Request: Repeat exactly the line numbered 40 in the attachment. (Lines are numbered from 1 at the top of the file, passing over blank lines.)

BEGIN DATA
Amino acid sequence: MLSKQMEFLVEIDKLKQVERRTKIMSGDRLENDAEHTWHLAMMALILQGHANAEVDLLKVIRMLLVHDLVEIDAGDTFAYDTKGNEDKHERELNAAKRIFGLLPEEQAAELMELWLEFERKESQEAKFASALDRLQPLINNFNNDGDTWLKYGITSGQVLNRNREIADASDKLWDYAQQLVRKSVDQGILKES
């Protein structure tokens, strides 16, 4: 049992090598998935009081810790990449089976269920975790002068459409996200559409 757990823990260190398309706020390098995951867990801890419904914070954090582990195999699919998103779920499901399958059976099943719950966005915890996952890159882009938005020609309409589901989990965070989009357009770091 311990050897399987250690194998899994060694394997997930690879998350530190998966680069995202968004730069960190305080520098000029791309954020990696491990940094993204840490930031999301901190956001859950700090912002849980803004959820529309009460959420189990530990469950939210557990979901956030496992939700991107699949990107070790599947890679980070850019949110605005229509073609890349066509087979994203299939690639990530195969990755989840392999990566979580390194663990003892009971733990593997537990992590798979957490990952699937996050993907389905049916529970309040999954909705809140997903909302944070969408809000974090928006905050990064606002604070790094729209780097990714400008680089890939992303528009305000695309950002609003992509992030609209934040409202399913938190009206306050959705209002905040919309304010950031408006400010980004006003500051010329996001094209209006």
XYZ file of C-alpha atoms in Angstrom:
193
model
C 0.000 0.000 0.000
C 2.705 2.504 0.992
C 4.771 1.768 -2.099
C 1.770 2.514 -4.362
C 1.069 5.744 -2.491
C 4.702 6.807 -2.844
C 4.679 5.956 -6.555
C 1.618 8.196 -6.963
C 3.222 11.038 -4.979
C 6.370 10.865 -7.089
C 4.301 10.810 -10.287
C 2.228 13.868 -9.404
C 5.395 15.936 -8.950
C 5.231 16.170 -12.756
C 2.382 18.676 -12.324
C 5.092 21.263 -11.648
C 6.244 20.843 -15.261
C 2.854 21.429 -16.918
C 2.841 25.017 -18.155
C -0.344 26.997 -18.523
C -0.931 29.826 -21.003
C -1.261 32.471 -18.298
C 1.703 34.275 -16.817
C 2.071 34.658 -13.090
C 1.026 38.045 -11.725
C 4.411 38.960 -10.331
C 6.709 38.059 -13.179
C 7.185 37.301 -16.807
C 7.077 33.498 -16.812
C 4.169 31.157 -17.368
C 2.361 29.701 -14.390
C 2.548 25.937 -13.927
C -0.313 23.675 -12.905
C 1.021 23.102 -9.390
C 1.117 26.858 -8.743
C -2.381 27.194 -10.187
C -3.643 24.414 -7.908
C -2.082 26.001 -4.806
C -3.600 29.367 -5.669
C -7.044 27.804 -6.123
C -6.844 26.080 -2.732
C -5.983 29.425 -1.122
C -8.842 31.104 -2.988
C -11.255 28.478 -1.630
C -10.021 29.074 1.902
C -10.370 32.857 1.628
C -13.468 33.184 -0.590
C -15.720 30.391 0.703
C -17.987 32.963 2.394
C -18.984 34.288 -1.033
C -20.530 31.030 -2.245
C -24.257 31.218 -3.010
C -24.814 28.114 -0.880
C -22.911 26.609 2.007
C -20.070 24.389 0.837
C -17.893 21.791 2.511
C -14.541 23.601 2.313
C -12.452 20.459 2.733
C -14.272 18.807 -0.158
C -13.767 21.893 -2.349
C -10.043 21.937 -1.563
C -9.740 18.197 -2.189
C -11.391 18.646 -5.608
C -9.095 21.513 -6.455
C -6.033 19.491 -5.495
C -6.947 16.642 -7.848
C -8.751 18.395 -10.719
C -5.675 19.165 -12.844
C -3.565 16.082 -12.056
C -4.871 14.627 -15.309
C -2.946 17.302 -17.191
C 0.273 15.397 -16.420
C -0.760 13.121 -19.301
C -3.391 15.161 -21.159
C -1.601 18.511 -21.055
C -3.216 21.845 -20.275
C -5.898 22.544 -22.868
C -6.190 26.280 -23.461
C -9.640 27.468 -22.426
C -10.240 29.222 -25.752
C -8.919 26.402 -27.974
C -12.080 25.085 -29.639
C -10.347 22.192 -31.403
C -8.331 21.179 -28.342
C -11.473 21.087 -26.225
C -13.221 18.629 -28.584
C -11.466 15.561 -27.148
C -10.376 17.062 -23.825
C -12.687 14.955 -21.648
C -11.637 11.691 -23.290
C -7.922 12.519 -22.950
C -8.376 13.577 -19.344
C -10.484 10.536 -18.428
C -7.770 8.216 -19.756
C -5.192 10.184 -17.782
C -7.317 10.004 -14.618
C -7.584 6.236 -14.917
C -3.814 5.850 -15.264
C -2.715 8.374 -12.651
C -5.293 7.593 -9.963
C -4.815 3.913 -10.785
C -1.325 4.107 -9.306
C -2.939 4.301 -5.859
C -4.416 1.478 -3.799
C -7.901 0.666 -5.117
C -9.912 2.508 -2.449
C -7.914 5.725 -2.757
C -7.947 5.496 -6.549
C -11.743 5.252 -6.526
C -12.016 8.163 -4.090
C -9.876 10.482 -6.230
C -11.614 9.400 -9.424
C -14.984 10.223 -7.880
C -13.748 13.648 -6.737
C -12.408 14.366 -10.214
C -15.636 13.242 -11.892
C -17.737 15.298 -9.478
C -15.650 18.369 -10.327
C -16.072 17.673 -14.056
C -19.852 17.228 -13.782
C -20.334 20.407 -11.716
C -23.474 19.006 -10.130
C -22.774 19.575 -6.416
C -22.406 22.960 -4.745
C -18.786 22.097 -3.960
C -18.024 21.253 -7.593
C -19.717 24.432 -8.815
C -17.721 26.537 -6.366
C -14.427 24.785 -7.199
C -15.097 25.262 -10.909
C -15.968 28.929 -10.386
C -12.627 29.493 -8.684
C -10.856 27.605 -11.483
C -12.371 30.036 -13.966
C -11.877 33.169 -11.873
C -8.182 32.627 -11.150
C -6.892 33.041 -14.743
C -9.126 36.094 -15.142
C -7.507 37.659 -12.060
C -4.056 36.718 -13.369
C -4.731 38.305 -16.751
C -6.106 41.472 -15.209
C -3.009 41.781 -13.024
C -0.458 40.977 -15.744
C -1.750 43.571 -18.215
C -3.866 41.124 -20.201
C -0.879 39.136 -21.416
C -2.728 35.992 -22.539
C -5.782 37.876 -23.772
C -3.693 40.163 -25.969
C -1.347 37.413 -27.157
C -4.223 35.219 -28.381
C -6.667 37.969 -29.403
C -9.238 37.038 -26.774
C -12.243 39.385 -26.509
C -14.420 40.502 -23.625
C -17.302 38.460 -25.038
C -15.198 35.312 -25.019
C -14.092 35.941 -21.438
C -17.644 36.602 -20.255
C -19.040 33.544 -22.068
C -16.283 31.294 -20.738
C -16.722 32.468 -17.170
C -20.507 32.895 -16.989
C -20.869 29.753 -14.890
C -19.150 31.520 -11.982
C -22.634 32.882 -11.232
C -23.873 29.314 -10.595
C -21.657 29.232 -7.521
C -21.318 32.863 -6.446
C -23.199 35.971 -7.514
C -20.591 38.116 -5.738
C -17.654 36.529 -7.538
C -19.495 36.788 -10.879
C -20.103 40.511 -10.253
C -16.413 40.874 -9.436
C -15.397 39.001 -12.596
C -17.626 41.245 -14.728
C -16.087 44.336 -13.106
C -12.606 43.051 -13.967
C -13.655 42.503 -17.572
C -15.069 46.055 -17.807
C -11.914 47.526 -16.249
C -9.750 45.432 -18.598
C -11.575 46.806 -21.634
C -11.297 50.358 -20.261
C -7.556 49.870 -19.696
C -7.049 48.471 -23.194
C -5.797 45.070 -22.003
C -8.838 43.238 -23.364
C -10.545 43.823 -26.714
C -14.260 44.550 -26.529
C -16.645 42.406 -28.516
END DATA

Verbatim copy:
C 1.117 26.858 -8.743